The Uncomfortable Evolution of WhatsApp

WhatsApp rolled out its status sharing update last week, drawing heavy criticism from users around the world.

WhatsApp Messenger is among the most used personal messaging apps in the world. Founded by Brian Acton and Jan Koum in 2009 as a one-year free trial service, WhatsApp mostly removed the need for text messaging, and soon gained popularity because of its simple user interface and faster service. The cheaper and easier availability of mobile internet has aided its cause. Recently, even companies have begun using WhatsApp accounts to share their content.

The acquisition of WhatsApp by Facebook for $19 billion in 2014 seemed a very bold move. Facebook chairman, CEO and co-founder Mark Zuckerberg promised that WhatsApp and Facebook would operate independently, that the primary aim was to develop new mobile services with more options for people to connect. WhatsApp services were soon offered free of cost, with frequent updates introducing many new features.

Here are some key characteristics that made WhatsApp special, and how those have changed over time:

One of the main reasons WhatsApp initially stood out was its simplicity – text and multimedia messaging, requiring only an internet connection.

What has changed?
A lot! WhatsApp is not just a messaging app anymore; it can also be used to make video and audio calls. With its most recent SnapChat-like status sharing update, it is now possible to share stories in the form of images and video which remain visible for 24 hours.

Security and Privacy:
WhatsApp only allows messages to be sent to other WhatsApp users whose phone number you have. Since April 2016, messages, voice calls, and media are all automatically secured with end-to-end encryption if both devices have more recent versions of the app.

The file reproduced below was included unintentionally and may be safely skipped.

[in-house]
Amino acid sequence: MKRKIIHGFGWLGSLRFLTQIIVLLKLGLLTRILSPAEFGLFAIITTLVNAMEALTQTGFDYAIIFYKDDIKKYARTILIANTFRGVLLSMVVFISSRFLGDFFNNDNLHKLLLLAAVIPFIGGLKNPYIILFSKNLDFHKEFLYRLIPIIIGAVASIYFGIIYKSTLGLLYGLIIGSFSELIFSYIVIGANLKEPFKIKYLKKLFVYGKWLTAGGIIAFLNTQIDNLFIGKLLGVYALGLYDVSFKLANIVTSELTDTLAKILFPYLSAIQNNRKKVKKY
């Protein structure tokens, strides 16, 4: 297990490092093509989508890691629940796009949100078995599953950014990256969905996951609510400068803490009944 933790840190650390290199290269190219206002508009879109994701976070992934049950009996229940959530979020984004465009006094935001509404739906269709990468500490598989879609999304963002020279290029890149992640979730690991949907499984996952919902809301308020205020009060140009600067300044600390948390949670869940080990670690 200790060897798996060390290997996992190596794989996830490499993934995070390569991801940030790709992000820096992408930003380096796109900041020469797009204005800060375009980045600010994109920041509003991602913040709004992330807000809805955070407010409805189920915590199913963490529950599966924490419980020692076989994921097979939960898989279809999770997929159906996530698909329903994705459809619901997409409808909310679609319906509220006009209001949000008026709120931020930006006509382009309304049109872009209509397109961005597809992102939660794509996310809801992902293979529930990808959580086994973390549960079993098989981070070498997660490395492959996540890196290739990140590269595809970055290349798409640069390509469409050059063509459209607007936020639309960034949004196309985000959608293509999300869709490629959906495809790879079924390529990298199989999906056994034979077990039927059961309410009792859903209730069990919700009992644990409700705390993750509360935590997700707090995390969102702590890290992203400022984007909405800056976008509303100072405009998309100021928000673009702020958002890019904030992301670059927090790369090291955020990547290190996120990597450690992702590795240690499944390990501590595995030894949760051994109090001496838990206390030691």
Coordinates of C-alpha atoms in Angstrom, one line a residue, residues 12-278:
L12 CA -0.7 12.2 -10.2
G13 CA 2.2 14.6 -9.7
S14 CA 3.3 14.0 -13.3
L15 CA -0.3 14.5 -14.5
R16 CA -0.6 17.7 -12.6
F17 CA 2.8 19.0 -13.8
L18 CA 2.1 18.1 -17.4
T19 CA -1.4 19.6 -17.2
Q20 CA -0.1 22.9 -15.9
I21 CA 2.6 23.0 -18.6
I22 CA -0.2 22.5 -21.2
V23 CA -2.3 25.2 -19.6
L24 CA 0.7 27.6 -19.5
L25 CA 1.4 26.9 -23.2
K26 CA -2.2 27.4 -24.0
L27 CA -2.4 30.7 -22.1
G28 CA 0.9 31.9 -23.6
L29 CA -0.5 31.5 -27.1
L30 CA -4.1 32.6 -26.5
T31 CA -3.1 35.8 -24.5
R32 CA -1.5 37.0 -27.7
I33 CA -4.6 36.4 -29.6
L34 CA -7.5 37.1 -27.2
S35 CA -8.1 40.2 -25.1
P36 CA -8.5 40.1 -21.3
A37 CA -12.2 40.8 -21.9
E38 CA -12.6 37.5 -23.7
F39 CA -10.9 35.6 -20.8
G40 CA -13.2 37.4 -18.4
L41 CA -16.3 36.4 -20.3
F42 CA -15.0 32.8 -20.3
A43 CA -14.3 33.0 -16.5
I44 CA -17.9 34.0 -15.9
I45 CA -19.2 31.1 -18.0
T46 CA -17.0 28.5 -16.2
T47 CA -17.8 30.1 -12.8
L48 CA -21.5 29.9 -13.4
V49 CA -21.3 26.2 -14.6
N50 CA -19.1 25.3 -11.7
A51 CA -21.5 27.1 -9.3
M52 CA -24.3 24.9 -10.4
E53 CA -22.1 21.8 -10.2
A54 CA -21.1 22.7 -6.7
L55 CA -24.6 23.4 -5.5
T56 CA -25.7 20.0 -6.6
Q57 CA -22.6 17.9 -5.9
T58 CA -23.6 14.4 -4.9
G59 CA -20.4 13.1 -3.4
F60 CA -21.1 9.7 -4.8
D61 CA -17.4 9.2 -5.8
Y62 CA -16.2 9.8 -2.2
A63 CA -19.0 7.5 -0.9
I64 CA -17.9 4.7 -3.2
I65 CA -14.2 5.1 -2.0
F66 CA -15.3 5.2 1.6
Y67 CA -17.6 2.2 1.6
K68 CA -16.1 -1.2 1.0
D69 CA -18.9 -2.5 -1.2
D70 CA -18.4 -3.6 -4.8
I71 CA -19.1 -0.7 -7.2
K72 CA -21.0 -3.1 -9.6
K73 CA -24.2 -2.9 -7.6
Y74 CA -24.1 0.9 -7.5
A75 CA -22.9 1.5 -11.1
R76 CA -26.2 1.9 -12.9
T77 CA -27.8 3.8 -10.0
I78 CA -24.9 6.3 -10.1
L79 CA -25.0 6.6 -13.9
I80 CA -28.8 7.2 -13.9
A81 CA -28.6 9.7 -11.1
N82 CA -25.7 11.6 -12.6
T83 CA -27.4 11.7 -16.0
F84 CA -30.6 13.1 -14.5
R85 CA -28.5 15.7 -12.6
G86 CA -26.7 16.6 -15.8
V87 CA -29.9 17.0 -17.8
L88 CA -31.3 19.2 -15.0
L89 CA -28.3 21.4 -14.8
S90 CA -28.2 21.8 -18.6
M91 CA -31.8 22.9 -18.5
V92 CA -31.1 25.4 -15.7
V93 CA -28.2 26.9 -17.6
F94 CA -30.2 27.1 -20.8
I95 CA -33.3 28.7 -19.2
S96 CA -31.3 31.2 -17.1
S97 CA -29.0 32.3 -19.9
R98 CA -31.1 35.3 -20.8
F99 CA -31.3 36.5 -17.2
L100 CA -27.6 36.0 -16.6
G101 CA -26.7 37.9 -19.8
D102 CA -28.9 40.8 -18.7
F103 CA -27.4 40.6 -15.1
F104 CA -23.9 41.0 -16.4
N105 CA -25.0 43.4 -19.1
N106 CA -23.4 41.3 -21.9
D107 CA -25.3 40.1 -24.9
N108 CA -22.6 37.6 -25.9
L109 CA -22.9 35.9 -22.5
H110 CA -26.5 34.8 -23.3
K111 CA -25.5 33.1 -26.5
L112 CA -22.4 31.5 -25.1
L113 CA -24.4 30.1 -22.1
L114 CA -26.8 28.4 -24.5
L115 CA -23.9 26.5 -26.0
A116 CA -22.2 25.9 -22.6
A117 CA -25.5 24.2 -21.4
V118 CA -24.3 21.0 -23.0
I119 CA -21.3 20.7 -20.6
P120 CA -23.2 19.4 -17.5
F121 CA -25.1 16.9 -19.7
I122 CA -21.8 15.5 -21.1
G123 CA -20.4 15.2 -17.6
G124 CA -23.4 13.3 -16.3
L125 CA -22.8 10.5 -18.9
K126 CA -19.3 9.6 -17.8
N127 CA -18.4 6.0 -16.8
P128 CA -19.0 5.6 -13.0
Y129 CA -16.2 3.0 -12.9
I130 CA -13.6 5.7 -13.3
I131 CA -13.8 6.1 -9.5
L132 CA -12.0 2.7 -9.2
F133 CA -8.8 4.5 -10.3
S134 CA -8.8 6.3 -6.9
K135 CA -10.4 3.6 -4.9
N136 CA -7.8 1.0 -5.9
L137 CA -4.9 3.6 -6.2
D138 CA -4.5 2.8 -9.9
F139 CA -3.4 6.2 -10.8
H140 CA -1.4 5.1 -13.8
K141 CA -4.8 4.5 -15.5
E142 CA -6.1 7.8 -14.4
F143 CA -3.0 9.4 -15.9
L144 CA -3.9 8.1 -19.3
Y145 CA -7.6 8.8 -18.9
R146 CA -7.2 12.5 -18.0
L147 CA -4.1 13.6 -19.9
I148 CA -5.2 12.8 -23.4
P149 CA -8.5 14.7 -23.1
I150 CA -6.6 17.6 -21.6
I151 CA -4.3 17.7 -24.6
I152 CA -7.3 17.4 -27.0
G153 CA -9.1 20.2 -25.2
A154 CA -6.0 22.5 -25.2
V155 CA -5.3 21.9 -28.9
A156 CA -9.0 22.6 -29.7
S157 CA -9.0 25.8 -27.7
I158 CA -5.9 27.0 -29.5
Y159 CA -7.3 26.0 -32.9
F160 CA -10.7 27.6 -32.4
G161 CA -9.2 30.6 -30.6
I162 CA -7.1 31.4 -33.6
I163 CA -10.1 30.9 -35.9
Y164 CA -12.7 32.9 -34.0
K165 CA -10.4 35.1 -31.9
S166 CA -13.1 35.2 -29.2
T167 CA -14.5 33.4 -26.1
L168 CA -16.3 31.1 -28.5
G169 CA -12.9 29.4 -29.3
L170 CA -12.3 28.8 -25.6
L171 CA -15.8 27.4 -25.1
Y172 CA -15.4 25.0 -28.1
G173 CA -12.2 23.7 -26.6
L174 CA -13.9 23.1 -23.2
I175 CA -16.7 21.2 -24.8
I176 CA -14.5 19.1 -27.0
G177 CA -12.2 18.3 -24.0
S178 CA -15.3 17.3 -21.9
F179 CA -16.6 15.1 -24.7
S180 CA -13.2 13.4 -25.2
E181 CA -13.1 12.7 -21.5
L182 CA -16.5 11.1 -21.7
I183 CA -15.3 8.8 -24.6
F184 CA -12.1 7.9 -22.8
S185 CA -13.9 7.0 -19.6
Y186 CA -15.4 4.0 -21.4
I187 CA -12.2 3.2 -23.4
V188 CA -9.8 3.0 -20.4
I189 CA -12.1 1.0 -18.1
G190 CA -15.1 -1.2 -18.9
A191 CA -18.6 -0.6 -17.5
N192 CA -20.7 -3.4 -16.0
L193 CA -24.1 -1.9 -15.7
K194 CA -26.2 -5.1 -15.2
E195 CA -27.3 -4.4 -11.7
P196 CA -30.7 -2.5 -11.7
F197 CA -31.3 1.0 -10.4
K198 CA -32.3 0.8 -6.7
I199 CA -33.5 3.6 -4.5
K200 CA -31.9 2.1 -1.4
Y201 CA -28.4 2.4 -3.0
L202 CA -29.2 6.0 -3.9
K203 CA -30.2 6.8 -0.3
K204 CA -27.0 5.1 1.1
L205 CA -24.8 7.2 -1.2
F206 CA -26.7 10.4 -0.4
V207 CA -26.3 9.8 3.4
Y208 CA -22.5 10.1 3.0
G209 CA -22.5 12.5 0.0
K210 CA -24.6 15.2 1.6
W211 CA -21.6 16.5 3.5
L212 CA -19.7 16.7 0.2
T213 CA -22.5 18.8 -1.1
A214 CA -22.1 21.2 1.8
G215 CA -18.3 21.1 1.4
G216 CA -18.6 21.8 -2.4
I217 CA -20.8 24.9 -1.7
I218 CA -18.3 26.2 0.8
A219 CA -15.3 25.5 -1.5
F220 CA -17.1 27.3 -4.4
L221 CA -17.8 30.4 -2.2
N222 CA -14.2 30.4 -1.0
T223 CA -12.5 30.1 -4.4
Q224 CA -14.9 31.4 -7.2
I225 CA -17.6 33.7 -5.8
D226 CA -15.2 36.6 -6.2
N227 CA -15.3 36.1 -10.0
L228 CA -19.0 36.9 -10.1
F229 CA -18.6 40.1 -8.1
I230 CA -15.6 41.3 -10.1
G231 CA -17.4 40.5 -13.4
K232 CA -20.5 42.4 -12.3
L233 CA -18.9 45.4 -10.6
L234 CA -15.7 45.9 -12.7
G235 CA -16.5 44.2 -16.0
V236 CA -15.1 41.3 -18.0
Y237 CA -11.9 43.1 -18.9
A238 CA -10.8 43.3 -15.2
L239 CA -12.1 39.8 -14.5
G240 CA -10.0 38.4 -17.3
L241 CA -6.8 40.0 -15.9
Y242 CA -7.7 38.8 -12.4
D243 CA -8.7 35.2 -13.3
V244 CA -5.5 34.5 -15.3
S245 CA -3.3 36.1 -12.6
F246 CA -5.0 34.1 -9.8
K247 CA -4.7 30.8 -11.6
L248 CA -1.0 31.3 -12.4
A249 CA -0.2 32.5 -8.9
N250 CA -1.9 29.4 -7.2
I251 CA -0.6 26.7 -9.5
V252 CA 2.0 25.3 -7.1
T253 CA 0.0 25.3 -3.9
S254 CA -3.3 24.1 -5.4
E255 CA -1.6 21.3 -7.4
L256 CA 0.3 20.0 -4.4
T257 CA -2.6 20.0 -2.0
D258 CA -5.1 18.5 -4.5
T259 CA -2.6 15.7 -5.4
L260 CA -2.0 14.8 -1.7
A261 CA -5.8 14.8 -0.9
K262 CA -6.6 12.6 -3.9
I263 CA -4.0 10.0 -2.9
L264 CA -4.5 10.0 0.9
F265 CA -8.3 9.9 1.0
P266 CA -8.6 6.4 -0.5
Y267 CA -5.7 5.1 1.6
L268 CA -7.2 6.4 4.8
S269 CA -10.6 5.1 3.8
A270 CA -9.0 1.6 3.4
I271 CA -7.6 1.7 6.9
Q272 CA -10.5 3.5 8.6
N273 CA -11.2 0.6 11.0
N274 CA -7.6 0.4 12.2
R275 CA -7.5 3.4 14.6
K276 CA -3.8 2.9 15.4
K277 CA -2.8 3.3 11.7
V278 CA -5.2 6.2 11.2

What has changed: Although WhatsApp now offers extra security measures such as two-step verification and encryption, questions of data security were raised late last year when an opt-out change in the privacy agreement would otherwise link the WhatsApp account with Facebook by default. The introduction of ‘read’ and ‘seen’ features are also not very privacy friendly.

Speed and size:
Earlier versions of WhatsApp were small, and worked well in basic smartphone devices.

What has changed: Features such as increased group member capacity, more emojis, and GIF attachments have increased the size of the app and placed greater demands on both internet connections and older devices.

When the app was introduced, WhatsApp was one of a kind. Since then many similar apps have appeared, yet not proven to be as successful.

What has changed?
By borrowing features from apps such as Viber, Facebook, Skype, and most recently Snapchat, WhatsApp has lost its originality. It might have become a ‘one for all’ app, but it is no longer the classic messaging service it was.

Change is inevitable. Any app must keep pace with the competition to survive. In today’s mobile internet world, it may seem that consumers have the upper hand, but technology may be the real driving force.